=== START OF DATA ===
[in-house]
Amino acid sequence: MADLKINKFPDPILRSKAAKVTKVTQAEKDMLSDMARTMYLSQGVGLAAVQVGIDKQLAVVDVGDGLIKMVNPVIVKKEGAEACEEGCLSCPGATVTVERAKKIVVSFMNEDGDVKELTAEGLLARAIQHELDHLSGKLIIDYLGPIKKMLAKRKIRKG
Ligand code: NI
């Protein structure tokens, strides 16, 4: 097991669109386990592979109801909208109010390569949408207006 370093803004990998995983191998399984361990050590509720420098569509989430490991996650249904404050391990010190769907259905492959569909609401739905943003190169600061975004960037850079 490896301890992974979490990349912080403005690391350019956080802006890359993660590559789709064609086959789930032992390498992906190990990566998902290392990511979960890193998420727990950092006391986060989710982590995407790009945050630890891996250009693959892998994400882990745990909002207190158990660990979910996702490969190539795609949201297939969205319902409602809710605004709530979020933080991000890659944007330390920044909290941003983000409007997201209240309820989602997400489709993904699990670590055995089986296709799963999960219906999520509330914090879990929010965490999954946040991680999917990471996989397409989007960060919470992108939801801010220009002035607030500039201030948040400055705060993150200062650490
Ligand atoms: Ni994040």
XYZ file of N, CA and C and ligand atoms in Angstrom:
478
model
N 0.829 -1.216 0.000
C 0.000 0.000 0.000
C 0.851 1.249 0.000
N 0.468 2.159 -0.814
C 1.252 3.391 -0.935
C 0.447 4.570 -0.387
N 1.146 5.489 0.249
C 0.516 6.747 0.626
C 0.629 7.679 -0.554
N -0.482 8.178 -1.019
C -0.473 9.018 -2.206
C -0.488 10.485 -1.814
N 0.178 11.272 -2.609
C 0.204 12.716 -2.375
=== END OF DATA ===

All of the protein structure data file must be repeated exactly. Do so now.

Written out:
[in-house]
Amino acid sequence: MADLKINKFPDPILRSKAAKVTKVTQAEKDMLSDMARTMYLSQGVGLAAVQVGIDKQLAVVDVGDGLIKMVNPVIVKKEGAEACEEGCLSCPGATVTVERAKKIVVSFMNEDGDVKELTAEGLLARAIQHELDHLSGKLIIDYLGPIKKMLAKRKIRKG
Ligand code: NI
């Protein structure tokens, strides 16, 4: 097991669109386990592979109801909208109010390569949408207006 370093803004990998995983191998399984361990050590509720420098569509989430490991996650249904404050391990010190769907259905492959569909609401739905943003190169600061975004960037850079 490896301890992974979490990349912080403005690391350019956080802006890359993660590559789709064609086959789930032992390498992906190990990566998902290392990511979960890193998420727990950092006391986060989710982590995407790009945050630890891996250009693959892998994400882990745990909002207190158990660990979910996702490969190539795609949201297939969205319902409602809710605004709530979020933080991000890659944007330390920044909290941003983000409007997201209240309820989602997400489709993904699990670590055995089986296709799963999960219906999520509330914090879990929010965490999954946040991680999917990471996989397409989007960060919470992108939801801010220009002035607030500039201030948040400055705060993150200062650490
Ligand atoms: Ni994040």
XYZ file of N, CA and C and ligand atoms in Angstrom:
478
model
N 0.829 -1.216 0.000
C 0.000 0.000 0.000
C 0.851 1.249 0.000
N 0.468 2.159 -0.814
C 1.252 3.391 -0.935
C 0.447 4.570 -0.387
N 1.146 5.489 0.249
C 0.516 6.747 0.626
C 0.629 7.679 -0.554
N -0.482 8.178 -1.019
C -0.473 9.018 -2.206
C -0.488 10.485 -1.814
N 0.178 11.272 -2.609
C 0.204 12.716 -2.375